Martin's question haunts, though I would put it differently. What can a public role for poetry be when so few people have any experience of poetry at all? And, for those of us who do have experience of poetry -- who love poetry -- what would we want a public experience of poetry to be? I think your solution, Annie, is pretty good -- something rhyming, regularly rhythmic, and optimistic for a hopeful occasion. \r

    What would you want a public experience of poetry to be, Martin? My own bent would be toward the oratorical tradition, something pitched to the emotion(s) of the occasion and that could be declaimed.

  8. May 3, 2009
     thomas brady


    I do think Elizabeth Alexander dropped the ball, and it would be interesting to explore why 'occasional poetry' is not much of an American phenomenon.\r

    I think the reasons are two-fold. \r

    The first one is America's radical nature; our first canonical poets provide a clue. \r

    Here's William Cullen Bryant writing on the death of Lincoln, as requested by the Committee of Arrangements for the ceremony in New York:\r

    Thy task is done; the bond are free:\r
    We bear thee to an honored grave,\r
    Whose proudest monument shall be\r
    The broken fetters of the slave.\r

    'Occasional poetry' requires a certain 'anniversary obervant conservativism.' But if, almost from the beginning of this country, our 'proudest monument' is 'the broken fetters of the slave,' one begins to see how this essentially radical nature, here expressed by one of America's first and most august poets, leads to a separation of poetry and state. \r

    A separation such as this, brought on my circumstances more than national temper, perhaps, but still making its iron mark, makes canonical 'occasional poetry' difficult, I would think.\r

    The glory of our revolution and the story-telling poetry of Longfellow made 'occasional poetry' a pretty big deal for awhile, and the best poem the radical preacher Ralph Waldo Emerson ever jingled (and he was basically a pretty poor jingler) was his Concord Hymn, a commemorative poem:\r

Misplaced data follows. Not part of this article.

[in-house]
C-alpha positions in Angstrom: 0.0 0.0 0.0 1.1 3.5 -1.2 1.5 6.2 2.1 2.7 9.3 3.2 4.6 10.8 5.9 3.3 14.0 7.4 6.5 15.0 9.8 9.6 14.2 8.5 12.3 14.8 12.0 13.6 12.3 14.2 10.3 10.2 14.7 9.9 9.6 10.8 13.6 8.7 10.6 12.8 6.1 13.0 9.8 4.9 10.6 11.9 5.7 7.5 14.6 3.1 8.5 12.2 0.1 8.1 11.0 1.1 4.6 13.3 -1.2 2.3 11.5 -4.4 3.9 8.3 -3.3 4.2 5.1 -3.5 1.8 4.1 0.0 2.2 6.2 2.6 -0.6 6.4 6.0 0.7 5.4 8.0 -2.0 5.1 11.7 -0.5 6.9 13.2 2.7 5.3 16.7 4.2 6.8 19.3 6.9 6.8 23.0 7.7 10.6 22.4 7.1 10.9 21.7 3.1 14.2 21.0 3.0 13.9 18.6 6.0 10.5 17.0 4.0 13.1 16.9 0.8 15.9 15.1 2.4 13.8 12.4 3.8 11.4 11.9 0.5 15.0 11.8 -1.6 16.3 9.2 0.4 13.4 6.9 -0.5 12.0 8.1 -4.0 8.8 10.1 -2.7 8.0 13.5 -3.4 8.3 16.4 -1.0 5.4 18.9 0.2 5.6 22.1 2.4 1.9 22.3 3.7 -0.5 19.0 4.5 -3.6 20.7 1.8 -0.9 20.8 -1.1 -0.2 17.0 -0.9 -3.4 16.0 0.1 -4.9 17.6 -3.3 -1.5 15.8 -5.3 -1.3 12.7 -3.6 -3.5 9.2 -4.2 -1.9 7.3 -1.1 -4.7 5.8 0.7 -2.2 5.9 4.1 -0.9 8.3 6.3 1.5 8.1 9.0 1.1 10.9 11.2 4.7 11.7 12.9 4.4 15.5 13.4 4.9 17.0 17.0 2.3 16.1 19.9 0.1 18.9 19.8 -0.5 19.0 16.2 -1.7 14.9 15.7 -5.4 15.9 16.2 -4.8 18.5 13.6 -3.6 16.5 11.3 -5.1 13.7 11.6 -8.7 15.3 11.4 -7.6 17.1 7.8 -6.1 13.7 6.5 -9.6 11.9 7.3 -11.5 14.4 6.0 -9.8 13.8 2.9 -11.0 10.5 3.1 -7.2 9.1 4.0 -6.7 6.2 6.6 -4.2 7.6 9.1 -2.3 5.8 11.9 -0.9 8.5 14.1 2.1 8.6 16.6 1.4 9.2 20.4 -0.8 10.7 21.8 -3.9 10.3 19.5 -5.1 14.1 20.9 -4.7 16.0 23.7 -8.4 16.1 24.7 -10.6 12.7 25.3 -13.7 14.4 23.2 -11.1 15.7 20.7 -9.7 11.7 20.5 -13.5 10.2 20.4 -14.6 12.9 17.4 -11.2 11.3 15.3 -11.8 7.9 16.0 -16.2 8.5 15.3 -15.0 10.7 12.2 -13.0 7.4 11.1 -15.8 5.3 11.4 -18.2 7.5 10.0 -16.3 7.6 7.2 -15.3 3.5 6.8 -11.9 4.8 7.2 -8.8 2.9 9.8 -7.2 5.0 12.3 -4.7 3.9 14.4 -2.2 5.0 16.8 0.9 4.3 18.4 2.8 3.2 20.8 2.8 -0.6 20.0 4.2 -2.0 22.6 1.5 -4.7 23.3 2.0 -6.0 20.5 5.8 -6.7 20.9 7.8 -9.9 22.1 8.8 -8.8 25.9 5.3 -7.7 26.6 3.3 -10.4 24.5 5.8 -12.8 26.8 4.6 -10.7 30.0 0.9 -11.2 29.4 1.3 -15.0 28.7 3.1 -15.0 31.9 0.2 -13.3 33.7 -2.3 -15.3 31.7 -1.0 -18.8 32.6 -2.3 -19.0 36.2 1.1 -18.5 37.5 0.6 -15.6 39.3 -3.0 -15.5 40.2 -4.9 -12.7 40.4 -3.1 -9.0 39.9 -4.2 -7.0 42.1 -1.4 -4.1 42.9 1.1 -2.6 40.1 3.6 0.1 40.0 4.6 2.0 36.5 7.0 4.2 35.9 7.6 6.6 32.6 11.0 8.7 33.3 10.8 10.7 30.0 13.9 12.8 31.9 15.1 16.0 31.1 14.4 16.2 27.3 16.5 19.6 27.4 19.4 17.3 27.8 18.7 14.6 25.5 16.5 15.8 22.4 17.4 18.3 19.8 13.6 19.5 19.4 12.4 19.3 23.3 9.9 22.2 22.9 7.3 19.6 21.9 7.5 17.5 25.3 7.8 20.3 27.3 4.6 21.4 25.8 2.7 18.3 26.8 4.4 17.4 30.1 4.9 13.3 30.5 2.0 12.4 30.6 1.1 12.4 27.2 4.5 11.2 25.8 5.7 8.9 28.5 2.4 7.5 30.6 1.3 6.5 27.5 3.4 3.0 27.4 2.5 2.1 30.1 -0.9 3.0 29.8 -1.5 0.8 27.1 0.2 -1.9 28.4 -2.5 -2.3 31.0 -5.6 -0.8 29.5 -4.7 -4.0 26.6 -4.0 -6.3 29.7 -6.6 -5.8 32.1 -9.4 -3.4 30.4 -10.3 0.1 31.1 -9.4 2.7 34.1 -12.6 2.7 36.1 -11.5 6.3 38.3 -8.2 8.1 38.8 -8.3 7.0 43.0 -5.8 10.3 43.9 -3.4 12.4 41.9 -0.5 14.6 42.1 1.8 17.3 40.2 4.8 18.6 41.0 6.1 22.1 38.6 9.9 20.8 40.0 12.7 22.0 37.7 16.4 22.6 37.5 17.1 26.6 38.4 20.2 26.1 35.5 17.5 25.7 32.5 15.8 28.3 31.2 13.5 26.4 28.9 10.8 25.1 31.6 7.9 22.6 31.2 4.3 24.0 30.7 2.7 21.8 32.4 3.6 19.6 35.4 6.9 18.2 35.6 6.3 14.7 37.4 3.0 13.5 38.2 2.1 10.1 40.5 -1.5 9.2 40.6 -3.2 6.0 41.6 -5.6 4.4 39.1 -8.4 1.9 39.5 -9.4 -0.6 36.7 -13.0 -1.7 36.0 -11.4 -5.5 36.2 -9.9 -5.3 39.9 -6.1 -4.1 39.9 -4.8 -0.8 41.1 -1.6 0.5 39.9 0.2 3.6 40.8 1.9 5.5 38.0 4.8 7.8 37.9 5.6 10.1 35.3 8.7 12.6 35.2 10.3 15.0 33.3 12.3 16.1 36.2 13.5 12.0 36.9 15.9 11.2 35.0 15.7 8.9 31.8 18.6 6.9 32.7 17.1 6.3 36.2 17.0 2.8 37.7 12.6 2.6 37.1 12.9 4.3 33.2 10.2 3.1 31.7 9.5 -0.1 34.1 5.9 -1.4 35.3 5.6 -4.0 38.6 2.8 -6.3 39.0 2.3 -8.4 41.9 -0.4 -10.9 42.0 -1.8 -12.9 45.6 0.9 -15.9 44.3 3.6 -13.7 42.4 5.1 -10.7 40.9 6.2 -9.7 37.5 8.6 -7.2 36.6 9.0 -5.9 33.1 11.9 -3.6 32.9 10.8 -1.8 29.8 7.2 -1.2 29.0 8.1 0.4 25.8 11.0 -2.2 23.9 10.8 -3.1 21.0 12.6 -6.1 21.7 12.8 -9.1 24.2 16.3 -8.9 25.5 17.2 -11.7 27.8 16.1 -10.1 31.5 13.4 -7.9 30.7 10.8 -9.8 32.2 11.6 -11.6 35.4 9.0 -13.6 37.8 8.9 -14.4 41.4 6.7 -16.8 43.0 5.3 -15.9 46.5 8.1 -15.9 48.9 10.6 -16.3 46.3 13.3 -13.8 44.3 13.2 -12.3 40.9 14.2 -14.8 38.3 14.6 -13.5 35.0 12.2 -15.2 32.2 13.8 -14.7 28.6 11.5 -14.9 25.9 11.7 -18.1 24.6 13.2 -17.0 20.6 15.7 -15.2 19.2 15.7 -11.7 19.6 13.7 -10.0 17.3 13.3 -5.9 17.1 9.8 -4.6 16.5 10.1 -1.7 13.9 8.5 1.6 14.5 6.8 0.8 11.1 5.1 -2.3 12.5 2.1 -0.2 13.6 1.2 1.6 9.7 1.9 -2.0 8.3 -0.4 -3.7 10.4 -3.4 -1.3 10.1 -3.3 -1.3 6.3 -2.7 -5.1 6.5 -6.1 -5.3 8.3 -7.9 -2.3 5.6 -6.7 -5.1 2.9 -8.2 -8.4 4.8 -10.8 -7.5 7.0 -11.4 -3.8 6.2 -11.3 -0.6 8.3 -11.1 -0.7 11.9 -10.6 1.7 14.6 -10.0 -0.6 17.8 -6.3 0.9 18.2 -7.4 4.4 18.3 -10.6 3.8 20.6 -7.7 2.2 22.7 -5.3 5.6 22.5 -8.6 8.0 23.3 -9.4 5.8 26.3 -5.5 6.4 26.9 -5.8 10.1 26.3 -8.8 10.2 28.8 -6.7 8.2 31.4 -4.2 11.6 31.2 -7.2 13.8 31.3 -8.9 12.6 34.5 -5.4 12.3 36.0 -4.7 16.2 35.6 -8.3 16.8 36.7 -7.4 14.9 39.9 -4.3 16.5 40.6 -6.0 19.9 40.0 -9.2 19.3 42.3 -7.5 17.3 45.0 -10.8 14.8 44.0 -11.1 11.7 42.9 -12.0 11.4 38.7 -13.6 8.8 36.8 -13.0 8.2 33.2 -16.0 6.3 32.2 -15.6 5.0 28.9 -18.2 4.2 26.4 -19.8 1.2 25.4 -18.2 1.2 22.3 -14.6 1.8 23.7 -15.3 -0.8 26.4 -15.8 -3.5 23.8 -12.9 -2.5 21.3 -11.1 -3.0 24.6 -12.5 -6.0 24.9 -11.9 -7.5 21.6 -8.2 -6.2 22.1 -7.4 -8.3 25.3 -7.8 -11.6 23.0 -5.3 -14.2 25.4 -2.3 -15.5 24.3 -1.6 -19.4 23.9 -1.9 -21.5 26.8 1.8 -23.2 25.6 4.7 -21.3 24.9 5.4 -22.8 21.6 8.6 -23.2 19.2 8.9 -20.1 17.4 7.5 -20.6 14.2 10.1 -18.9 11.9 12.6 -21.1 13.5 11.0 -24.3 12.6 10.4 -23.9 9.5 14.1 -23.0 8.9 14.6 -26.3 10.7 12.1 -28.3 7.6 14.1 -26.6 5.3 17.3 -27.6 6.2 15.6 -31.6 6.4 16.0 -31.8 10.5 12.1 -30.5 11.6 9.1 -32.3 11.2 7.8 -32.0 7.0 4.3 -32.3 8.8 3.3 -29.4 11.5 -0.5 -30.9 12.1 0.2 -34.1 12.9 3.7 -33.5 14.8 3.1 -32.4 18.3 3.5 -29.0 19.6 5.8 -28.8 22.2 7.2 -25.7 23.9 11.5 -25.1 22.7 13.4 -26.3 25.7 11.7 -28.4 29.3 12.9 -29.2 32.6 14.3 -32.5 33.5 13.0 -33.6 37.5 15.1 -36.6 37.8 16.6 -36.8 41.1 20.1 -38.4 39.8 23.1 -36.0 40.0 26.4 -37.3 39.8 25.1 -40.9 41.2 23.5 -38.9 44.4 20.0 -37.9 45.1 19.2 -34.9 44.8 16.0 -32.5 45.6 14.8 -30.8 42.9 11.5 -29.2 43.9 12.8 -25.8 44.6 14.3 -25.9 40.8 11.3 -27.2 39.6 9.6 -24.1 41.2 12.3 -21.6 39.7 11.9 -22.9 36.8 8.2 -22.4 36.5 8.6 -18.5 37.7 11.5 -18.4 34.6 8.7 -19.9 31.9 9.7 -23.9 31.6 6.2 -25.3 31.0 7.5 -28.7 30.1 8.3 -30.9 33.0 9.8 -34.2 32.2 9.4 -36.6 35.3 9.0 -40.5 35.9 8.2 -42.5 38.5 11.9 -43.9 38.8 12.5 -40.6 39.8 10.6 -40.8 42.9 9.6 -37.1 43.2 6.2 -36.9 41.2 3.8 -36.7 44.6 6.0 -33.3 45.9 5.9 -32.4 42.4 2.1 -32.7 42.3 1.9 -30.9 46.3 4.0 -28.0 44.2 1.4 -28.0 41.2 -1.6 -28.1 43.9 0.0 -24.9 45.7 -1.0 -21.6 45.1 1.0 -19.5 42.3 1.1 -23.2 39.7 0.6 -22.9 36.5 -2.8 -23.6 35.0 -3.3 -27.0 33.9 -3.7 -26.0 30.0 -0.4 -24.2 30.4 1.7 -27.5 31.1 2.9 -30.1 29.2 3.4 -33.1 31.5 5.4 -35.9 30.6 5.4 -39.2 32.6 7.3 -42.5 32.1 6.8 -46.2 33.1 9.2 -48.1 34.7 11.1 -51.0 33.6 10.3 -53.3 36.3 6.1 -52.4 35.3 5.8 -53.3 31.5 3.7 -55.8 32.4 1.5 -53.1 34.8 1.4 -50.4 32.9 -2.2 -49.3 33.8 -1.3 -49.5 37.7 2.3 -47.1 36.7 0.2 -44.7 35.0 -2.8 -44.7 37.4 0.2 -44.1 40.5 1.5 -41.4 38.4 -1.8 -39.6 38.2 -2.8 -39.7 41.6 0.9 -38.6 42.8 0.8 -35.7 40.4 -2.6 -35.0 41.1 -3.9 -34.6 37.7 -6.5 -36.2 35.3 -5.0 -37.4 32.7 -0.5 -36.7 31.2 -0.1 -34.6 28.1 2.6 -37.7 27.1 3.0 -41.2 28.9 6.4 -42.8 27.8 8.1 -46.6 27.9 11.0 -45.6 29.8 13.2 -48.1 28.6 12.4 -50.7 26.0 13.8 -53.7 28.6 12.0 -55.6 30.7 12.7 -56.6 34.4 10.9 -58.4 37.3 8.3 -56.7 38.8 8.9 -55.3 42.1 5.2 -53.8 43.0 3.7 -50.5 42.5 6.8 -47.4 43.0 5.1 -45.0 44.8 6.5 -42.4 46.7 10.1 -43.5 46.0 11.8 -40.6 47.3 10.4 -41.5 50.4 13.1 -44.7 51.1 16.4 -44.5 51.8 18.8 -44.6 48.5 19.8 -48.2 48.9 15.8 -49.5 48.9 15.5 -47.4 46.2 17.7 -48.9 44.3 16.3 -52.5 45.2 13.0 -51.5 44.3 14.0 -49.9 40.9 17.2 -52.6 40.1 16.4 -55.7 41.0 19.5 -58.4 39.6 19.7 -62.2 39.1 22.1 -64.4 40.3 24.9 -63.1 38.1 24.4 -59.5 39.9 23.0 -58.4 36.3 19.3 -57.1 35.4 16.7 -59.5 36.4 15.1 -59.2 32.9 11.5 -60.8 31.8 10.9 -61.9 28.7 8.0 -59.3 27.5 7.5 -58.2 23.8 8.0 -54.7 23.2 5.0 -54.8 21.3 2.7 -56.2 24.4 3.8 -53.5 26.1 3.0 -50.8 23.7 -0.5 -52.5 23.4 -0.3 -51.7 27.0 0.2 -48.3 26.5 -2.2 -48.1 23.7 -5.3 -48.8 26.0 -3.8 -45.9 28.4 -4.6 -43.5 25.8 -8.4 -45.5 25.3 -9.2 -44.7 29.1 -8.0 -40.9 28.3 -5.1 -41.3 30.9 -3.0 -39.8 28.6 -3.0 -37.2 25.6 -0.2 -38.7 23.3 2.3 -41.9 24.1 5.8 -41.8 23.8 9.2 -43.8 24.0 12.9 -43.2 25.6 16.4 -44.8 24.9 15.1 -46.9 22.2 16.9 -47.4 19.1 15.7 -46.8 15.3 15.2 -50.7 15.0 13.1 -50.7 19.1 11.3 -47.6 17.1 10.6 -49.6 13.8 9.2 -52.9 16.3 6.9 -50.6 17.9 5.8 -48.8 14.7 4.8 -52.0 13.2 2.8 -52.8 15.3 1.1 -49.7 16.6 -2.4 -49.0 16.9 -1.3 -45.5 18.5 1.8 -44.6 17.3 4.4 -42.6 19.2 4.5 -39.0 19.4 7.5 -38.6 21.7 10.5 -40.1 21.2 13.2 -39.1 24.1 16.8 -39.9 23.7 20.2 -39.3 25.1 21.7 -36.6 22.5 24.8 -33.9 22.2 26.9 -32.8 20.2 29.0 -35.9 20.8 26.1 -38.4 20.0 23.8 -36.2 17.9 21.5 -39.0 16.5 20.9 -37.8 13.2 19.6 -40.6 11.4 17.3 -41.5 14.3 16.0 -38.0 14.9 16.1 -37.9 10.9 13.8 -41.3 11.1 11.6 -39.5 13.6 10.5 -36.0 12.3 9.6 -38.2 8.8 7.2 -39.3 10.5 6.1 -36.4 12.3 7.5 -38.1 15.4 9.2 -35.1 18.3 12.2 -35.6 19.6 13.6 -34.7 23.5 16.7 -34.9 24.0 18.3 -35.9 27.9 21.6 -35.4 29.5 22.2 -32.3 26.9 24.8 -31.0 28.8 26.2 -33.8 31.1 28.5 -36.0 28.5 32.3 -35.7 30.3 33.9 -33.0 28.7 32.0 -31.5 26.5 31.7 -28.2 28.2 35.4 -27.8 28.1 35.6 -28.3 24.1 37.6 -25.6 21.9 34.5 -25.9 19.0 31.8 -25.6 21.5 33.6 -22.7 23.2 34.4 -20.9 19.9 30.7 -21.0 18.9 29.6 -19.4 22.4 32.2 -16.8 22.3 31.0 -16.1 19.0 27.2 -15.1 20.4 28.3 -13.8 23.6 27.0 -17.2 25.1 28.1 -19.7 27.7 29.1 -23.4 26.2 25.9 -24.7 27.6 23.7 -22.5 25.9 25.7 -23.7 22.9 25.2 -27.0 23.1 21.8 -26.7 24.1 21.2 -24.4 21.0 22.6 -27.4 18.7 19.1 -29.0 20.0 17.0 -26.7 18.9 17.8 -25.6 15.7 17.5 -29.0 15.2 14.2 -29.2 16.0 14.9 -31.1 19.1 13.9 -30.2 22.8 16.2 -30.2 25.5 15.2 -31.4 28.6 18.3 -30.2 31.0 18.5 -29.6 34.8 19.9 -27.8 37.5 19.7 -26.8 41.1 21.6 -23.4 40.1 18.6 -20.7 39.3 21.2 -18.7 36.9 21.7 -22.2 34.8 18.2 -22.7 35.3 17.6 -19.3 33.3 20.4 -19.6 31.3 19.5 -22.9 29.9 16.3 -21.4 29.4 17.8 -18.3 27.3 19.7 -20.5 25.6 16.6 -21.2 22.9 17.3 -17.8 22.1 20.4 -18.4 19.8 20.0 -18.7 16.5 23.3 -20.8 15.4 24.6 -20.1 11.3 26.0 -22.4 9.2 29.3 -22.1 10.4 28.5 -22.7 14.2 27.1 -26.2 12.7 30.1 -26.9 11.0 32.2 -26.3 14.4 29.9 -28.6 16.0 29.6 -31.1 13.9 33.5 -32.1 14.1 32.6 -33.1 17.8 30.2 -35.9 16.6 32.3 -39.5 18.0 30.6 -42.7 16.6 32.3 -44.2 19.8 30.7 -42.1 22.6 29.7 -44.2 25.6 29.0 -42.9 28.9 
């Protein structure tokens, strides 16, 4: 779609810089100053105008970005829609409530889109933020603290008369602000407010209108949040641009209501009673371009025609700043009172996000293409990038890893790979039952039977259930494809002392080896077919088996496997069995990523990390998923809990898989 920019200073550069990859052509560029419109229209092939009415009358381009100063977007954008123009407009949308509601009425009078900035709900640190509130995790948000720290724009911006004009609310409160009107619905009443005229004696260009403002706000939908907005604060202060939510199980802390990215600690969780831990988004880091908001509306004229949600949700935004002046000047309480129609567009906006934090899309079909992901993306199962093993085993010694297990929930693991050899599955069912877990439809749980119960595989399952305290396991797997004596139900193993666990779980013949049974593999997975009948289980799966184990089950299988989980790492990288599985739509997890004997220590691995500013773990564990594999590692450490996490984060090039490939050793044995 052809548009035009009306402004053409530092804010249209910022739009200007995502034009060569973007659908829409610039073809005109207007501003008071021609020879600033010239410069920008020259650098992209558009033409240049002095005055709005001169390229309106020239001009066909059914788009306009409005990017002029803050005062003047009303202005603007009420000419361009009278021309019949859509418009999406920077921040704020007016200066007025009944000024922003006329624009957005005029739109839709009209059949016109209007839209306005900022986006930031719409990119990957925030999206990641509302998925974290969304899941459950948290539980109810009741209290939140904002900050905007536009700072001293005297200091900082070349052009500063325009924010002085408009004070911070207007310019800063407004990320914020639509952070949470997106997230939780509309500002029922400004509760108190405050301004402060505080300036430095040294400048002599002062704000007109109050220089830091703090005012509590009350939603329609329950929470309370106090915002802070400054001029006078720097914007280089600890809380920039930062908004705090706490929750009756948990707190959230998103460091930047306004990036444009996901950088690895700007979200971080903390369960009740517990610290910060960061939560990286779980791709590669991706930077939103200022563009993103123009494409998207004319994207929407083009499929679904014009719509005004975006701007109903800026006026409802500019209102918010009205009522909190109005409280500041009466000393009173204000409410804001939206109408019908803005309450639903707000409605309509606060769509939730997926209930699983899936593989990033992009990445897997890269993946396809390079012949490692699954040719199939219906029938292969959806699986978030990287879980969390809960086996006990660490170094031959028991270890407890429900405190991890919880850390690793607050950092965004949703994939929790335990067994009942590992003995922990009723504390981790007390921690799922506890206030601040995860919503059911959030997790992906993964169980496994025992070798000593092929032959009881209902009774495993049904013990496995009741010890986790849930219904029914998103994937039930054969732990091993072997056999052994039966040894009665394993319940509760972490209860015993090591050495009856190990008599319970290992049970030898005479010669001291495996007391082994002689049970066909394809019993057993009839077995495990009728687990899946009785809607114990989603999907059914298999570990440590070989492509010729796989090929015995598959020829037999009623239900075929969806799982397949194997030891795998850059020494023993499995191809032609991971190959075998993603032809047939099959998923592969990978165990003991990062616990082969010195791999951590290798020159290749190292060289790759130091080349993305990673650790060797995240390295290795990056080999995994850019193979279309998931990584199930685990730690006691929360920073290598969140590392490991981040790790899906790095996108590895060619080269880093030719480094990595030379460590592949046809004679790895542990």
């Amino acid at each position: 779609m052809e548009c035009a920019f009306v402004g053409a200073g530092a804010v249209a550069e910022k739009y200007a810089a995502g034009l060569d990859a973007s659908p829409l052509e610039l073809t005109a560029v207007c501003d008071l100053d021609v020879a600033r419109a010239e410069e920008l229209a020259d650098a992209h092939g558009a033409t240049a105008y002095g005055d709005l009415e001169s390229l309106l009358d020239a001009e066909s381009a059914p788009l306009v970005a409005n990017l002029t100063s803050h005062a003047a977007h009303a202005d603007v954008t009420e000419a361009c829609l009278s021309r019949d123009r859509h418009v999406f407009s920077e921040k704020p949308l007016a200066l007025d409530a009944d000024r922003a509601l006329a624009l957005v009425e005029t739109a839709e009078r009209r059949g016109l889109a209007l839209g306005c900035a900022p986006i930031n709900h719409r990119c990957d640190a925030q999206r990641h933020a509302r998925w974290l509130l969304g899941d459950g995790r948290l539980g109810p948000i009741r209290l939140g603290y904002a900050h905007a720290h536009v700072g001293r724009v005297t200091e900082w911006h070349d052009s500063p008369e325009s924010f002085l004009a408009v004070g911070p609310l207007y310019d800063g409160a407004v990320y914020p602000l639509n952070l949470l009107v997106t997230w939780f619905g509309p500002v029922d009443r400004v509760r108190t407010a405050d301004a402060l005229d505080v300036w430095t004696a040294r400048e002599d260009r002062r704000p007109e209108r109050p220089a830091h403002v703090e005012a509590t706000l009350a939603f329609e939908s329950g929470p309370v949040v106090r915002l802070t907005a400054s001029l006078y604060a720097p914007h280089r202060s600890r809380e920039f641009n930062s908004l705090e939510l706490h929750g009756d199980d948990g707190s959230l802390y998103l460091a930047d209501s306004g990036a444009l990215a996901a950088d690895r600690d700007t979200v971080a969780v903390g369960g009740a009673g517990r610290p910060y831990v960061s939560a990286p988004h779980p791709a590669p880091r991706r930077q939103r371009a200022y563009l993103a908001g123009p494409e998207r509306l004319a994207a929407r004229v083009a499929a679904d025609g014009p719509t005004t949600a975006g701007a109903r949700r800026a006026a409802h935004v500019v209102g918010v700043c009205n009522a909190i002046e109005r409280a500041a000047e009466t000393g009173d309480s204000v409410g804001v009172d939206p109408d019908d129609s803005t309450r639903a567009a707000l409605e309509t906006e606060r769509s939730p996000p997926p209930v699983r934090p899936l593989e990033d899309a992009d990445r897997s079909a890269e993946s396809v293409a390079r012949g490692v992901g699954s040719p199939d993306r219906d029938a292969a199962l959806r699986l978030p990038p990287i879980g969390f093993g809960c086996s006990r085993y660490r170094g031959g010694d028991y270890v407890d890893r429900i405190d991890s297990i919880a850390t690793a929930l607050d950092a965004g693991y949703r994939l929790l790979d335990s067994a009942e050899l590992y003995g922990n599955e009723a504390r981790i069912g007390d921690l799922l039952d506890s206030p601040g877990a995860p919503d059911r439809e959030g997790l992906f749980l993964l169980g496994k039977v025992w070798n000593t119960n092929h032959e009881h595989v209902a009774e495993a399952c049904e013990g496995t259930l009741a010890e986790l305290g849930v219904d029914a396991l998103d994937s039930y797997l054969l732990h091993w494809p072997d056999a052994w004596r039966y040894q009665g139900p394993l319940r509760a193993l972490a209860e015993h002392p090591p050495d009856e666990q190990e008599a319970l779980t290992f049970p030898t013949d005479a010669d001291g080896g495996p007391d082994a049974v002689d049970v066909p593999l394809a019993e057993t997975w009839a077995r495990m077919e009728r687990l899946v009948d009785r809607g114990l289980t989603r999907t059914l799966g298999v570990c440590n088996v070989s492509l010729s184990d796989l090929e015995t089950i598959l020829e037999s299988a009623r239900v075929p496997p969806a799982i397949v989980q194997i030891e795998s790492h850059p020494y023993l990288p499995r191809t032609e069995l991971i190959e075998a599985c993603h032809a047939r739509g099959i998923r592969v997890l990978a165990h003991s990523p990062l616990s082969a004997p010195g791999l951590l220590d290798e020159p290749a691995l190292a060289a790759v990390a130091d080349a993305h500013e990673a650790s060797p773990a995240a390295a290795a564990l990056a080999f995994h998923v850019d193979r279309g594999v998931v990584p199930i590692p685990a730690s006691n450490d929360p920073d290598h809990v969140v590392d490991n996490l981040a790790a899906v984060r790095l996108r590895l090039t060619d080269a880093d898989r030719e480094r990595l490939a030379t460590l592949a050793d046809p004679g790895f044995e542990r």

"By the rude bridge...fired the shot heard round the world." Emerson hit a homerun with that one, but thereafter he became a kind of Zarathustra, a madman, really, of radical impulses. \r

    Sure, Emerson made the ultimate appeal for the mingling of poetry and state when he wrote the poet is the "complete man" who "apprises us not of his wealth, but of the commonwealth," and this is all well and good to say, but Emerson wasn't able to do it, for he became too much the radical essayist, finally influencing Nietzsche more than anyone else; no one could sing of 'the commonwealth' after the Civil War fell on us like a flood (Whitman had little impact on American thought in the 19th century; he was rescued after the fact by art cults later and bloomed in 20th century academia, very much as an outsider poet, not an occasional poet.) \r

    The first reason, then, is that American Letters was born of radicalism, and the second reason is that America's greatest aesthetic influence in the 19th century was Poe, who separated art from the state explicitly, not because he was a dreamer (Poe is falsified by this just as Plato is--these men were pragmatists all the way) but just in terms of division of labor; Poe said just because America now has locomotives doesn't mean she can't write poetry; for the moment she is preoccupied with the necessity of building locomotives and this is no need to 1) despair that locomotives will destroy poetry 2) write poetry on locomotives. Poe didn't write for monuments, but he once deconstructed the words on a monument showing how absolutely wretched the monument's grammar and syntax were.\r